I'm just saying, a lot of people don't have two years or even six months. A lot of people have a night, a weekend, a week, maybe sometimes a month. Metaphorically speaking, they have a twig or a branch, not the whole freaking stick. 

It is your teacher's job to make sure some learning gets done no matter how long the class is. Teaching means more than disseminating information. It means giving each student feedback on how it looks like they are incorporating that information. No matter if the class is three hours or three years. Feedback is what makes people get better at things. 

And of course there is such a thing as too much feedback. It is a balance. We want to keep our classes moving, plus there's only so much a student can absorb at once. But we can keep our students on i.v. drips of personal feedback, all the time. 

Once I feel like I see enough of a student to get a sense, I set a little personal goal for them in my mind. If they can get this, or, at the very least, hear this, at the end of our time together, cool. And everyone's got a different little goal. And each student might have their own goal that is independent of the goal you have for them. And all of that is good.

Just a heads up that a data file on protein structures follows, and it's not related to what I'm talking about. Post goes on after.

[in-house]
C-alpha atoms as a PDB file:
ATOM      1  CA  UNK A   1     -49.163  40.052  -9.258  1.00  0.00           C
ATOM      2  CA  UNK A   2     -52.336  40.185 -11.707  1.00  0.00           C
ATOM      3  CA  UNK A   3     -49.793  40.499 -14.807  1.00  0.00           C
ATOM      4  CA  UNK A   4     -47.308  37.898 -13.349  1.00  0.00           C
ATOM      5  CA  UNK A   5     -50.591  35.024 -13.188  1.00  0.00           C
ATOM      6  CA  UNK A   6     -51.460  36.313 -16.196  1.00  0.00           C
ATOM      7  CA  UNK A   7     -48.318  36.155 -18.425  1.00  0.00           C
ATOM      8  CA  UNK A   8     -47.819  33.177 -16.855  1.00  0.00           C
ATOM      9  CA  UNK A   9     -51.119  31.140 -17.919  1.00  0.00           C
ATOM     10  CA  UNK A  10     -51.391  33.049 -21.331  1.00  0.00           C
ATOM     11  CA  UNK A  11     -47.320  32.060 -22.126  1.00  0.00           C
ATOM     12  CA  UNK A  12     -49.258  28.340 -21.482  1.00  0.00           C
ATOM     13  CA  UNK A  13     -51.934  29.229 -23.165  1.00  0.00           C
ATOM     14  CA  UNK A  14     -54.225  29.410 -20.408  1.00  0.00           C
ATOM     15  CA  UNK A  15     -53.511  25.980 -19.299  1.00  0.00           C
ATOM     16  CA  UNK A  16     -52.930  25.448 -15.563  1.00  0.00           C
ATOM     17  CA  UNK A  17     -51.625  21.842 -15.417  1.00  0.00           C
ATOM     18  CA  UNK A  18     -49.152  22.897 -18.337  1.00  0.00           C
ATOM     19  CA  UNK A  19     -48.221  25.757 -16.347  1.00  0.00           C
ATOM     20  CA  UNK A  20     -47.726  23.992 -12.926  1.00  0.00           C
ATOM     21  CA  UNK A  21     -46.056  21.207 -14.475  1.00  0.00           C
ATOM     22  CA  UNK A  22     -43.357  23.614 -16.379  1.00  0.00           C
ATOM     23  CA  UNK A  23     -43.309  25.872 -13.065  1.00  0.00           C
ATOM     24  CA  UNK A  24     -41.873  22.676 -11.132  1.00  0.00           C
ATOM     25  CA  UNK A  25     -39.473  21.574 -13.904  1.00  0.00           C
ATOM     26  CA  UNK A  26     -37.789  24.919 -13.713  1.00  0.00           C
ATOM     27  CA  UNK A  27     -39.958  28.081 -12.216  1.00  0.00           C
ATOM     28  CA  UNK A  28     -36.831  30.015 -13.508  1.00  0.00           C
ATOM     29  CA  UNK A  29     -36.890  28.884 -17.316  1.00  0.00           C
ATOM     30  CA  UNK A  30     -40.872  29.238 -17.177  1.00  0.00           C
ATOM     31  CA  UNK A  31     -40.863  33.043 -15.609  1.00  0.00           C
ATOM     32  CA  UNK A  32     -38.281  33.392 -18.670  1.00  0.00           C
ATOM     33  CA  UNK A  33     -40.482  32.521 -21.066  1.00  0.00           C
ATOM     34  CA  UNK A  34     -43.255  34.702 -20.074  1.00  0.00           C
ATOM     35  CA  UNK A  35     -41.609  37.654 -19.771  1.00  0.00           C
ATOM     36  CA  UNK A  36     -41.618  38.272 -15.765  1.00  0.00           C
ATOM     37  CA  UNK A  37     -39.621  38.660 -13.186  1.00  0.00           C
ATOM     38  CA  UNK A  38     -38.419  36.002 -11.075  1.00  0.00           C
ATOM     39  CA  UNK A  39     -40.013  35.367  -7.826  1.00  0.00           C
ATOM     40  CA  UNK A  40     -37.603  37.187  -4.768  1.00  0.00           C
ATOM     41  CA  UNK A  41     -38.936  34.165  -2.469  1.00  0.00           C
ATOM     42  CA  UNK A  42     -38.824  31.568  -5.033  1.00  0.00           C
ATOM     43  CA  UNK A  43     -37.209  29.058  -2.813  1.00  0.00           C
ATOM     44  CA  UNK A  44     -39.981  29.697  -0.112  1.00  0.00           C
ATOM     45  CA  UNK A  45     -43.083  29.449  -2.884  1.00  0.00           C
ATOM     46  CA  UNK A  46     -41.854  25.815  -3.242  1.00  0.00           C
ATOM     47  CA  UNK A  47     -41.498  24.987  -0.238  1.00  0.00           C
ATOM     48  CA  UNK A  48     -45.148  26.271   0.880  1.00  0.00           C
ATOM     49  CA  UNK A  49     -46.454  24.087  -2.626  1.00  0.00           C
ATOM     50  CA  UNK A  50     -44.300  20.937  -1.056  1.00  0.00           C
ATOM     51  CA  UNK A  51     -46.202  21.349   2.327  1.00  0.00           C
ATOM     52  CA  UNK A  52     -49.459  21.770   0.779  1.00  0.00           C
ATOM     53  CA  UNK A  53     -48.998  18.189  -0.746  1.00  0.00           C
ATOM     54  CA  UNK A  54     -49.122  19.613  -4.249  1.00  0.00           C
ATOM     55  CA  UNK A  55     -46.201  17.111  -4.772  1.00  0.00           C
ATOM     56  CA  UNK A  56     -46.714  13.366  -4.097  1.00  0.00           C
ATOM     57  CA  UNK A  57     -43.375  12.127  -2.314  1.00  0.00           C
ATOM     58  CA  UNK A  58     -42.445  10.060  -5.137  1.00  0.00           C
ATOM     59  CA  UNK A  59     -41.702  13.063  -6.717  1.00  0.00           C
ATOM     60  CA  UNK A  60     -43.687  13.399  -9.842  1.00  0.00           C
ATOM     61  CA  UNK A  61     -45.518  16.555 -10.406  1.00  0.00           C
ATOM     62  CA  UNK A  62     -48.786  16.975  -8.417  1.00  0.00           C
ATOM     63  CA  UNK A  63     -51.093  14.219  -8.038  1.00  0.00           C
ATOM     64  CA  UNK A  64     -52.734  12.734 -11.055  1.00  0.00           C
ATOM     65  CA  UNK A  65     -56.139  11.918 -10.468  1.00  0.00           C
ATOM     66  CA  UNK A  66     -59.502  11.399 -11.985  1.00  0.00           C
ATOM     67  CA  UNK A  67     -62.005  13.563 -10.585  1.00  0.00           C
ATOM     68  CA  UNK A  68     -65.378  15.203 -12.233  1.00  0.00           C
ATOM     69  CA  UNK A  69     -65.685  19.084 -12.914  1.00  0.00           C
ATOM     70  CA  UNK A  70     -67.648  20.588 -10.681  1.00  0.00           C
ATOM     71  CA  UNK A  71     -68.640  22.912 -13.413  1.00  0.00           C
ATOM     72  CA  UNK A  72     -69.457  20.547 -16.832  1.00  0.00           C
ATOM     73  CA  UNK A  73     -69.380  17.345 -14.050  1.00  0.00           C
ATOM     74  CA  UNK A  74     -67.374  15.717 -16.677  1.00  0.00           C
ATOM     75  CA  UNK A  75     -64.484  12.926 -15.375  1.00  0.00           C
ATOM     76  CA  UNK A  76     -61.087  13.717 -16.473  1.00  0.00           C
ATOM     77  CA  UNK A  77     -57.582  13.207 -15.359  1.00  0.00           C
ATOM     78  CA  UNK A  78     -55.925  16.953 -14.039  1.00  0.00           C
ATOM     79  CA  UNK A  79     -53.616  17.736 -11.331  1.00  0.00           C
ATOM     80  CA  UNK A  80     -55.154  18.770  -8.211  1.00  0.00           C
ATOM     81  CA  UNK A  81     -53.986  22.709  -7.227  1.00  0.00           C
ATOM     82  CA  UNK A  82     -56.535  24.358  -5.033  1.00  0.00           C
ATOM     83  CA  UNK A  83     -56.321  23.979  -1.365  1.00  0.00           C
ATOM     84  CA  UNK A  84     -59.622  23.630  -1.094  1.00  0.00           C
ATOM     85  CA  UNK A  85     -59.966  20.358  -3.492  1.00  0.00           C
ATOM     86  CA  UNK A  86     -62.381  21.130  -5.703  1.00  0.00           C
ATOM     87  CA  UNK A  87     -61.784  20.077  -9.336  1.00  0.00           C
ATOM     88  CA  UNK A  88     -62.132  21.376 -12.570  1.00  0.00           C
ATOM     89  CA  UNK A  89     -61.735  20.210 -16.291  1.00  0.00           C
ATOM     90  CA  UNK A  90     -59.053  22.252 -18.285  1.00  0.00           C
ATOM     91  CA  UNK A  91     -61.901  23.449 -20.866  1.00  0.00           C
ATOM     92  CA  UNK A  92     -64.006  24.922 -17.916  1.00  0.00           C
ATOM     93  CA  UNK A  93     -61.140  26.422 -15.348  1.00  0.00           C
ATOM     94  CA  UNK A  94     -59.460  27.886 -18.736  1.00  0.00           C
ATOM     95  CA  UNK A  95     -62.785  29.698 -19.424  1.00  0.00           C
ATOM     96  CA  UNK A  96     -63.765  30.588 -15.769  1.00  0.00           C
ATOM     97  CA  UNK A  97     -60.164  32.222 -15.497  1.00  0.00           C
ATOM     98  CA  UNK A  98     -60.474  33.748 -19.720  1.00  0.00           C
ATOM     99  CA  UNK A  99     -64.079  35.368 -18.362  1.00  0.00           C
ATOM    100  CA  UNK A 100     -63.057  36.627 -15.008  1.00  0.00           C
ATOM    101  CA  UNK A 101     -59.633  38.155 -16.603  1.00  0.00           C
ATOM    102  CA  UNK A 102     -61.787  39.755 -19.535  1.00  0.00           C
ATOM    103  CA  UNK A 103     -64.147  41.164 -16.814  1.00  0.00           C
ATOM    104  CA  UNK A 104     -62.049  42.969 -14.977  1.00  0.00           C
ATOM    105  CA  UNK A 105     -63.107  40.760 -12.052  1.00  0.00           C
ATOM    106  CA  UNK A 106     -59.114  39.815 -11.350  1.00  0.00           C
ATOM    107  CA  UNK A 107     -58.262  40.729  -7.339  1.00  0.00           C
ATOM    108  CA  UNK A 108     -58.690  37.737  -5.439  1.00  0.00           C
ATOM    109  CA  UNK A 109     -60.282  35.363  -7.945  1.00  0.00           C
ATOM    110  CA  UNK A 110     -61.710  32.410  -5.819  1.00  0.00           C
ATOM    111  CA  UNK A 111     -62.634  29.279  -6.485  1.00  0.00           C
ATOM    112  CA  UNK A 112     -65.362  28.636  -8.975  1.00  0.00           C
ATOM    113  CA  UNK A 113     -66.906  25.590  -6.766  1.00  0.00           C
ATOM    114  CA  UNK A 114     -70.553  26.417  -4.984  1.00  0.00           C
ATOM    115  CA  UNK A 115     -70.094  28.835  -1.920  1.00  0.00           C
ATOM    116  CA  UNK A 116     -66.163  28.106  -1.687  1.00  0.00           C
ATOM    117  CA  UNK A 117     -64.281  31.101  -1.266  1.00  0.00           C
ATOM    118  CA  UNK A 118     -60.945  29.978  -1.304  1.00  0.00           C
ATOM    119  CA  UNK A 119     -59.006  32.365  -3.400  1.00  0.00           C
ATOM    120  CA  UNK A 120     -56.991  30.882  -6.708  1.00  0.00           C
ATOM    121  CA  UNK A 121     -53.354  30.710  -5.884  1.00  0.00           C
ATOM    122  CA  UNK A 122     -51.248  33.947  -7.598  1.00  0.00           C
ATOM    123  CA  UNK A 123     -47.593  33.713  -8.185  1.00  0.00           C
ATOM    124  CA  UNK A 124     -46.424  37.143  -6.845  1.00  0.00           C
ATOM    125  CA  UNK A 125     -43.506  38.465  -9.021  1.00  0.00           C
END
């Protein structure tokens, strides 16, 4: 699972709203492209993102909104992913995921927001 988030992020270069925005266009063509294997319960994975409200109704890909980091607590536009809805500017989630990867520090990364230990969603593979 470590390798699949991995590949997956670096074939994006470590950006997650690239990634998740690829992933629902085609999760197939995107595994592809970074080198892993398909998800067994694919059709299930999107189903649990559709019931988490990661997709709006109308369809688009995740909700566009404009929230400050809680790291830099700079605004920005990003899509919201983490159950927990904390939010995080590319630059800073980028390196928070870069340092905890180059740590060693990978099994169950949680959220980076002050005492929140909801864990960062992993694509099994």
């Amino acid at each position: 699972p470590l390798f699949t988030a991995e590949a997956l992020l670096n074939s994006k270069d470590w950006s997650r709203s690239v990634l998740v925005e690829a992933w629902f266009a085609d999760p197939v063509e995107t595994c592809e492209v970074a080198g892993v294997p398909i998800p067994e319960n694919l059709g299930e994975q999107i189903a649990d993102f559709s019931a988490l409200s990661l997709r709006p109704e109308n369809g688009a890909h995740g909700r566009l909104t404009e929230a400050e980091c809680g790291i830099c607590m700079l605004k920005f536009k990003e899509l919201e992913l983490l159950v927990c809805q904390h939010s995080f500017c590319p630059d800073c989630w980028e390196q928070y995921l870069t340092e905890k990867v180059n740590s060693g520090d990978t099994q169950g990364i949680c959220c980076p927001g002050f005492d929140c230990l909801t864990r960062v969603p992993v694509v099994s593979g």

But none of it is wallowing in shit. 

We have no time left to wallow. Not everyone gets a long stick in this lifetime. 
But everyone deserves a little wood. 

Sunday, February 26, 2017


Imagine the biggest bed you've ever seen, a California King next to a California King next to a California King and so on and so on. It looks amazing, this bed, you've never been in a bed so expansive—a field of daisies and clouds for you to rest upon, an endless relaxing silken desert of dreams. Why wouldn't you get into this bed? You deserve it, right? Of course you do! 

Just watch yourself. Because once you start climbing into this bed, the edges blur and disappear, and then it's just you and bed and bed and you, for all eternity. You may never get out, and no one else may ever get in.

Consider deeply before you make a solo show.